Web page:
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Fact Sheet: Amendment in India's rice exports policy and rationale behind it

New Delhi: The recent changes in India's rice exports policy have been done keeping in mind the need to support the ethanol-blending programme that saves costly oil imports and to help the animal husbandry and poultry sectors by reducing the cost of animal feed that has a bearing on the price of milk, meat and eggs.
The amendments in rice-export rules have helped keep a check on domestic prices without reducing the availability for exports, a Ministry of Consumer Affairs, Food and Public Distribution statement said on Thursday evening, explaining the government's stance and the rationale behind the move. What was the need for amendment in the export rules?
* A significant rise in export of broken rice: There has been a rise in global demand for broken rice due to the geopolitical scenario which has impacted the price movement of commodities including those related to animal feed.
Export of broken rice has increased by more than 43 times in the past 4 years (21.31 LMT exported from April-August, 2022compared to 0.51 LMT in the same period in 2019) with a significant jump in 2021-22 over last year. In the year 2021, the quantity exported was 15.8 LMT (April-August, 2021). Prices of broken rice rose significantly in the current year.
* Meet domestic requirements under Ethanol Blending Programme: Since Ethanol Season Year (ESY) 2018-19, India has allowed grain-based ethanol and in ESY 2020-21, the Food Corporation of India has also been allowed to sell rice to ethanol plants for fuel ethanol production.
However, in the current ESY2021-22, against the contracted quantity of 36 crore litres, only about 16.36 crore litres (till 21.08.2022) have been supplied by distilleries due to low availability of broken rice for ethanol production.
* Contain impact on poultry sector due to rising prices: Domestic price of broken rice, which was Rs.16/Kg in the open market, has increased to about Rs. 22/Kg in States. The poultry sector and animal husbandry farmers were impacted the most due to the price hike of feed ingredients as about 60-65 oer cent inputs cost for poultry feed comes from broken Rice.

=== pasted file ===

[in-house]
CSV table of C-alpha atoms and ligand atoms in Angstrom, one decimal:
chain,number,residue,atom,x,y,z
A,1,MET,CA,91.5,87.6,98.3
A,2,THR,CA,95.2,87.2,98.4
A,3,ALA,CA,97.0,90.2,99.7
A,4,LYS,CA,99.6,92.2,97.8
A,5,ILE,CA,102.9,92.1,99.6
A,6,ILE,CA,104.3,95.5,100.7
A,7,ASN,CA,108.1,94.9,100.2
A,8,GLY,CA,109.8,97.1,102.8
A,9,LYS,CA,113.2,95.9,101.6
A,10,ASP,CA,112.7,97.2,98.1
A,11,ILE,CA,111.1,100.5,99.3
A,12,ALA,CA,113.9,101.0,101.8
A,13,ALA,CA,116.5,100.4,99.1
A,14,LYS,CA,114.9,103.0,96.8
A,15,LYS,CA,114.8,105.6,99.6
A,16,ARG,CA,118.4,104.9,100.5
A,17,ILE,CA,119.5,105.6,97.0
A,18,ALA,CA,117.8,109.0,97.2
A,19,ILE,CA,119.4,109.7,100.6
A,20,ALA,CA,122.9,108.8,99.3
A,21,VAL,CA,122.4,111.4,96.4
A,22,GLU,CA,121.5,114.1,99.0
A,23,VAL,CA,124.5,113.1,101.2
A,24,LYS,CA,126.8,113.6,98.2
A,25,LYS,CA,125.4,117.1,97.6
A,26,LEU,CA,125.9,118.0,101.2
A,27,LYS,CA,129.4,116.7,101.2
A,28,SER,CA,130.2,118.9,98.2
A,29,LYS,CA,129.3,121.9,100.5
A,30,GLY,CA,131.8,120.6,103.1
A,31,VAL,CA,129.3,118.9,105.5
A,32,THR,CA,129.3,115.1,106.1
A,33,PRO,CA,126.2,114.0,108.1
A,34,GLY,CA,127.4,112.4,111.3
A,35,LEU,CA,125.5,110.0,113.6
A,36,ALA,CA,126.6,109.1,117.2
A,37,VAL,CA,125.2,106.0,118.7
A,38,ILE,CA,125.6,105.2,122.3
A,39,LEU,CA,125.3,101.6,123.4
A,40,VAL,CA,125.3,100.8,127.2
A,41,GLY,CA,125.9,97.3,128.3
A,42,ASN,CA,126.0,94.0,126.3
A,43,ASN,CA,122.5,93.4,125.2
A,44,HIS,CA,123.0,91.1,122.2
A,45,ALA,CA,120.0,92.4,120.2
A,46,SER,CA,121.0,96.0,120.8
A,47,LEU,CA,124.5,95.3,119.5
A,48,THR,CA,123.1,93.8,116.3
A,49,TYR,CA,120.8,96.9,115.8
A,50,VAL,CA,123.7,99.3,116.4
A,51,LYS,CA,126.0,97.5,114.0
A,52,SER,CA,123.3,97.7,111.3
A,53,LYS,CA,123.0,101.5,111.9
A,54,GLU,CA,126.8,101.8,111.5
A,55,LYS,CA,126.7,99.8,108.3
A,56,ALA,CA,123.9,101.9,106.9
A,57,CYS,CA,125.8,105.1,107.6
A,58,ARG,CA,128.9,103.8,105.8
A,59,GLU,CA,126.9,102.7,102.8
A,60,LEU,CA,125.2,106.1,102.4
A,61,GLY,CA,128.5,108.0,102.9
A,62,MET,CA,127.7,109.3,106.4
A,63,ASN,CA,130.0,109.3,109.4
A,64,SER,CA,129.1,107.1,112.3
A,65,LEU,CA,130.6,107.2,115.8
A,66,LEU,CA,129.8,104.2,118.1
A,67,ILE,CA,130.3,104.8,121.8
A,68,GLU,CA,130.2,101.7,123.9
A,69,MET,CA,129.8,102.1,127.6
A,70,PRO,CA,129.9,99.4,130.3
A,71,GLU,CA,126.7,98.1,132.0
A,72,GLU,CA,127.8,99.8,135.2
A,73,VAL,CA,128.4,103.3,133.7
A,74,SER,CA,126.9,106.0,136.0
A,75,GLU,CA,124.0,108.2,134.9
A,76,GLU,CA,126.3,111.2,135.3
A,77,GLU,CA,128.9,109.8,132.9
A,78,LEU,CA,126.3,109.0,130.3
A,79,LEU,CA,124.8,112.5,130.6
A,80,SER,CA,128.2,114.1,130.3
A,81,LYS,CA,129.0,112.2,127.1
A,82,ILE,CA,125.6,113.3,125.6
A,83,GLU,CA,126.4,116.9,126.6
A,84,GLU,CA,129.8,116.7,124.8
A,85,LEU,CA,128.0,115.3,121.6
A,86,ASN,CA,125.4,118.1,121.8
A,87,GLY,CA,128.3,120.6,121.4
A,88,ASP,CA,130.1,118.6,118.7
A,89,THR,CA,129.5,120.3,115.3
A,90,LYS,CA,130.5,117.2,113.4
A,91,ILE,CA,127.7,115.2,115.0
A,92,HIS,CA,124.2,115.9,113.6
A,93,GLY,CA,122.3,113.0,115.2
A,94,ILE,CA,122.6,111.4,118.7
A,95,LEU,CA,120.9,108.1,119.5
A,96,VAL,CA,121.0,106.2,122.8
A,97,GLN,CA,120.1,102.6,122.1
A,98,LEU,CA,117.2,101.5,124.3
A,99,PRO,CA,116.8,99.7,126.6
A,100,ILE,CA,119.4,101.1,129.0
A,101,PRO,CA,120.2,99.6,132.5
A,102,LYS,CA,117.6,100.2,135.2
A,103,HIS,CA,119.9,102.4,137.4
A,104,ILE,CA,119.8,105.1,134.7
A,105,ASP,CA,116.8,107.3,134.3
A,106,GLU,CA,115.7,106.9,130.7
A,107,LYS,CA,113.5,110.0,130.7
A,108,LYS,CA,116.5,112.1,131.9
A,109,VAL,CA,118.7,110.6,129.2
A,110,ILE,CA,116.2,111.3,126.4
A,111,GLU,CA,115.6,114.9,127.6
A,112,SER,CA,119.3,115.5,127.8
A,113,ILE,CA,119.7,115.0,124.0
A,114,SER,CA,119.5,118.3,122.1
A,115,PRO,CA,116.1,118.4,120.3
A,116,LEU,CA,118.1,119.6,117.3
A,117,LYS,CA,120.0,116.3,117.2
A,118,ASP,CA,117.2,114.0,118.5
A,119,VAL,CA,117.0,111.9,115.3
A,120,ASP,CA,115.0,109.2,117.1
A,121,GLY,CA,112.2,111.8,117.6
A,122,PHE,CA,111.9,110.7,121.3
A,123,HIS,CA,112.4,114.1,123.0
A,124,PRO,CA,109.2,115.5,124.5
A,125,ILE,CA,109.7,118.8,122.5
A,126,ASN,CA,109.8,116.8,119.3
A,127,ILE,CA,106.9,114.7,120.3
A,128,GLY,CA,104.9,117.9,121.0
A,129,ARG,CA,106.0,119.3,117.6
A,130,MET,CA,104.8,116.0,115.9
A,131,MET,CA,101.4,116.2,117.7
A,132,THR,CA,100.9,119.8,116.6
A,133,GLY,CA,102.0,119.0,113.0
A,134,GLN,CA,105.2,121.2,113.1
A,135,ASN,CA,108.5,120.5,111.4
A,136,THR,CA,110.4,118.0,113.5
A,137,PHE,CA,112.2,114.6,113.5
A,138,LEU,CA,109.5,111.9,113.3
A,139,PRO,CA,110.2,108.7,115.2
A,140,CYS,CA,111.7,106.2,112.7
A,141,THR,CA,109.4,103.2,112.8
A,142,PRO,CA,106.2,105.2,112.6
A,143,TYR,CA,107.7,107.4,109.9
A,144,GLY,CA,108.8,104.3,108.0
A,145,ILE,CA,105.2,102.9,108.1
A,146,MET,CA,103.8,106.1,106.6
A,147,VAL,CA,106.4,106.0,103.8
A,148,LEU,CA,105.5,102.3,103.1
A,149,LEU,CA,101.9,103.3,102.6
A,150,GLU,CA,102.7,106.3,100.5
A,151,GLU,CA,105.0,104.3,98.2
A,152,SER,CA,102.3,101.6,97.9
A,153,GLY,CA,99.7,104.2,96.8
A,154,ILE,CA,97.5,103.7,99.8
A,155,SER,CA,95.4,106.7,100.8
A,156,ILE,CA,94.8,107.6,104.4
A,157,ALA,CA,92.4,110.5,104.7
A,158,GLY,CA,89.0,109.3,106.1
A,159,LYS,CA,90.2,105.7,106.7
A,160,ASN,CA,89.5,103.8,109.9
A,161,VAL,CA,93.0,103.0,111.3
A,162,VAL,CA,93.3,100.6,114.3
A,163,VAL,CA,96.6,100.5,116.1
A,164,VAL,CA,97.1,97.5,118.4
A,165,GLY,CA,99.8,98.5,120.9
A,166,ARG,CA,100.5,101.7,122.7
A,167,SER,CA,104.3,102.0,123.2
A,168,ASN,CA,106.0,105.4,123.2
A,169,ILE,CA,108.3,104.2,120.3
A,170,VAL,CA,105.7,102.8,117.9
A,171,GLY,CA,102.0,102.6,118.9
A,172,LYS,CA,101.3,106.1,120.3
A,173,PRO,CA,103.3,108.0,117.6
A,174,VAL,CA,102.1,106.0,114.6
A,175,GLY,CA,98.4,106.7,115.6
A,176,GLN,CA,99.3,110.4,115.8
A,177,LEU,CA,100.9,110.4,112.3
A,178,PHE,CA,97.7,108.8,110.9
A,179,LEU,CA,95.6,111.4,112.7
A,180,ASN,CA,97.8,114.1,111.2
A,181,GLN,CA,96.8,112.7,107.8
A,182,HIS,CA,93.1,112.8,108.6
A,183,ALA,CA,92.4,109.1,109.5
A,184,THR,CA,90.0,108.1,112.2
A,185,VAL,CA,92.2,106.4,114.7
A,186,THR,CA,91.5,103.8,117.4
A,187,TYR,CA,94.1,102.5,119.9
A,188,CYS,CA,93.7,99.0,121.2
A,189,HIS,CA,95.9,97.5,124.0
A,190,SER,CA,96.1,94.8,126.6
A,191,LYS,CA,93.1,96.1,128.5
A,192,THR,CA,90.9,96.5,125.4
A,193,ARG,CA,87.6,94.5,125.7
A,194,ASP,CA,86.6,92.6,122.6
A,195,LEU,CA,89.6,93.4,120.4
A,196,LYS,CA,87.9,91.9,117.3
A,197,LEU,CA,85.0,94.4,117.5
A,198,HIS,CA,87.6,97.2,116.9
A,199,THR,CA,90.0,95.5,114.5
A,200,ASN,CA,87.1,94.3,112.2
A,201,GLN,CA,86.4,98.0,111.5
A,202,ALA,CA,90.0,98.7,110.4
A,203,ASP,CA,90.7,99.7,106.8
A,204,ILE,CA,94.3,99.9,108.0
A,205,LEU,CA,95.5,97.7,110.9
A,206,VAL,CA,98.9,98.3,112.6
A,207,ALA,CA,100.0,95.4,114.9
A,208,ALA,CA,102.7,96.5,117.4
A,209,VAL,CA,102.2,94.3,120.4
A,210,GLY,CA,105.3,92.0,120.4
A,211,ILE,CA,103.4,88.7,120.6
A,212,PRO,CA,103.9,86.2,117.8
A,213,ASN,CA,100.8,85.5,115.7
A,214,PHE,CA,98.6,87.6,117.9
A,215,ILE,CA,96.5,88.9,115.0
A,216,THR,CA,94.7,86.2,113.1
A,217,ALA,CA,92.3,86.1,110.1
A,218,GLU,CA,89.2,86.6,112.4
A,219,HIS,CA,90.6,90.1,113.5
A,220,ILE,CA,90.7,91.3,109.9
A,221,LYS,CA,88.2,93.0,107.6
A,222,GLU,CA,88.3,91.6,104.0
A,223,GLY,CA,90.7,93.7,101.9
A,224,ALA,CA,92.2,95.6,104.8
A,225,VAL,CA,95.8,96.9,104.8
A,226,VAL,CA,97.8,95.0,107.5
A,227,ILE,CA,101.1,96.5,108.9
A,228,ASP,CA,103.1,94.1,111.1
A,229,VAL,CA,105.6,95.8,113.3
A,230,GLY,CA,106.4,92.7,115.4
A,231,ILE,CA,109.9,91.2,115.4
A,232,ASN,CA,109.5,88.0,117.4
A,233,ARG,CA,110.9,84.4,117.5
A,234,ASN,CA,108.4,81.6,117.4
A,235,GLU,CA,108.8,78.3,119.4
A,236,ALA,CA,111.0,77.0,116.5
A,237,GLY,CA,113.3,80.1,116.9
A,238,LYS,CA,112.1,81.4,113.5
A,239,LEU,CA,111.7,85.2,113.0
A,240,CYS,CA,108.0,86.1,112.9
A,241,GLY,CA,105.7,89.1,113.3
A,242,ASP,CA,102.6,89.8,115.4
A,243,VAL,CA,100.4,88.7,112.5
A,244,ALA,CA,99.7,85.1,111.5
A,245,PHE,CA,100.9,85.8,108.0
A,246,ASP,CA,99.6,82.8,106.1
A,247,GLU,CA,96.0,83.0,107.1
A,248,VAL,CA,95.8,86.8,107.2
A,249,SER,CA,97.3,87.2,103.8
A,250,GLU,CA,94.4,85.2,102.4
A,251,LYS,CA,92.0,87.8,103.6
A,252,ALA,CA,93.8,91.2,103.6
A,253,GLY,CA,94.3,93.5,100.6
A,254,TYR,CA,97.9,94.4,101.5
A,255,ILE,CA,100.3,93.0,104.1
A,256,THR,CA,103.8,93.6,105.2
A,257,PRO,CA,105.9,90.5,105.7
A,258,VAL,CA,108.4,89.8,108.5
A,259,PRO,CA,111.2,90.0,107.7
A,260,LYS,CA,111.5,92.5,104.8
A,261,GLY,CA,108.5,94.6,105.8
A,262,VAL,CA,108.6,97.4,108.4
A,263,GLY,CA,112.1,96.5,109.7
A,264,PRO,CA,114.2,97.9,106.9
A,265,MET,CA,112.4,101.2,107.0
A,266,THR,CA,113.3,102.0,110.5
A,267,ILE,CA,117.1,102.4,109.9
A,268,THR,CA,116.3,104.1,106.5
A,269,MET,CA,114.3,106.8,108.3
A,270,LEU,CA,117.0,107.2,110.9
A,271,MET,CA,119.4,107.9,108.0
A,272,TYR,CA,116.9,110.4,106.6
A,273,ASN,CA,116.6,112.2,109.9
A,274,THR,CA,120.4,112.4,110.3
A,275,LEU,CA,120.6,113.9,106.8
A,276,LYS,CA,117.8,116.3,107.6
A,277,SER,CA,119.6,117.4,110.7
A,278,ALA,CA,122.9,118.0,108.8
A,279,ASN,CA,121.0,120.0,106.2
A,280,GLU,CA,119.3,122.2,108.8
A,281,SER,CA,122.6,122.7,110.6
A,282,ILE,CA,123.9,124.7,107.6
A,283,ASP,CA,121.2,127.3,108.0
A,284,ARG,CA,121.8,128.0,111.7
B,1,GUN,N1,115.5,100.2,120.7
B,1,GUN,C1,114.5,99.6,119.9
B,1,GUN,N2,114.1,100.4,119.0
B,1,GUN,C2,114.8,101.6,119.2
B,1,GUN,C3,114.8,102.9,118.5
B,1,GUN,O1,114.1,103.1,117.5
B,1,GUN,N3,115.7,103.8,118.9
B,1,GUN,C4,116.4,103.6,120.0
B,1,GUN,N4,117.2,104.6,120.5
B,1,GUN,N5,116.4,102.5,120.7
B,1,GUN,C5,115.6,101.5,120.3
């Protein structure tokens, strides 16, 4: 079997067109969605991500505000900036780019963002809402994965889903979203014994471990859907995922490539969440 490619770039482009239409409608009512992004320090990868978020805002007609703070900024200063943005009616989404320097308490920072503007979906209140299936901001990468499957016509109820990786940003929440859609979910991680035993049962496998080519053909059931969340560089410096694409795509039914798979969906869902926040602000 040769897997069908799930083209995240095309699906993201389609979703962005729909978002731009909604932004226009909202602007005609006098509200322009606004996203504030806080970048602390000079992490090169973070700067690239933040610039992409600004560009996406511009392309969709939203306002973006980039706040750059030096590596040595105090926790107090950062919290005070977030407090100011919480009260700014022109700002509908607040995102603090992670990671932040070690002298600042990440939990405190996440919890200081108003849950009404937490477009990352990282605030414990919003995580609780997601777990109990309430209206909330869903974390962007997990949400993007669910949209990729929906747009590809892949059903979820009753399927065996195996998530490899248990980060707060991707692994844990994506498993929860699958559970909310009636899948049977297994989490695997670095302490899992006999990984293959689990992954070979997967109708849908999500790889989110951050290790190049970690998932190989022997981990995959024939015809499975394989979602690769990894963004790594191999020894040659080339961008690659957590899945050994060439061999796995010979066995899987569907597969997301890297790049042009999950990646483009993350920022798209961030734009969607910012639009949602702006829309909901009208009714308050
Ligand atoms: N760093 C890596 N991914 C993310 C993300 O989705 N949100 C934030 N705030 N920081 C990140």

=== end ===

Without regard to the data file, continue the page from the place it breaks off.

Any increase in prices of feedstock is reflected in the price of poultry products like Milk, eggs, Meat etc. adding to food inflation.
* Price of rice in the domestic market: The retail price of rice showed an increase of 0.24 per cent over the week, 2.46 per cent over the month and 8.67 per cent over the year as of 19.9.2022. There is an increase of 15.14 per cent on an average of five years.
* Domestic production scenario of Rice: The likely shortfall in area and production of Paddy for the Kharif season 2022 is 6 per cent. In domestic production, 60-70 LMT estimated production loss was earlier anticipated.
Now, a production loss of 40-50 LMT is expected and production output is not expected to be higher this year but only at par with the previous year.
* The domestic prices of Rice are showing an increasing trend and it may continue to increase due to low production forecast by about 6 MMT of Paddy and an 11 per cent increase in export of Non-basmati compared to the corresponding period of last year.
Amendment in export policy for Broken Rice:
About 50-60 LMT of broken rice is produced annually in India and is mainly used as poultry and cattle feed. It is also used as a feedstock by the grain-based distilleries for producing ethanol which is supplied to Oil Marketing Companies (OMCs) to meet blending requirements (20 per cent).
In order to ensure adequate availability of broken rice, Govt. of India has amended the export policy of broken rice(underHSCode10064000) w.e.f September 9, 2022, from "Free" to "Prohibited" as per Notification No. 31/2015-2020dated 8th September 2022 with certain relaxations during the period 9th -15th September 2022 only for cases where loading of the consignment has commenced before this Notification, shipping bill is filed and vessels have already berthed or arrived and anchored in Indian ports and their rotation number has been allocated before this Notification, consignment has been handed over to the Customs before this Notification and is registered in their system.
Amendment in export policy for Non-Basmati Rice (Others), Rice In Husk (Paddy Or Rough), Husked (Brown Rice), Non-Basmati Rice (Parboiled Rice):
The international price of Indian rice (non-basmati others HS Code 10063090) is selling around Rs. 28-29/kg which is higher than the domestic price.
Export duty of 20 per cent on Rice in Husk (Paddy or Rough), Husked (Brown Rice) and Semi-milled or Wholly milled Rice whether or not polished or glazed other than par-boiled rice and basmati rice has been imposed by the Government. This would lead to lowering of prices of rice.
No change in the export policy of Non-Basmati Rice (Par Boiled Rice) and Basmati Rice:
The government has not made any changes in the export policy relating to par-boiled rice so that farmers continue to get good remunerative prices. Further, dependent and vulnerable countries will have adequate availability of par-boiled rice as India has a significant share in the global rice export, the same statement said.
Similarly, no change in policy in Basmati rice has been done as basmati rice is premium rice which is majorly consumed by the Indian diaspora in different countries and its export quantity is very less compared to other rice.
Relaxation for the transitional arrangement of export of raw rice and raw broken rice after representations from associations:
The relaxation for export of raw broken rice was initially up to September 15, 2022, but now has been extended up to September 30, 2022, and shall be further extended up to October 15, 2022, the statement added. (ANI)

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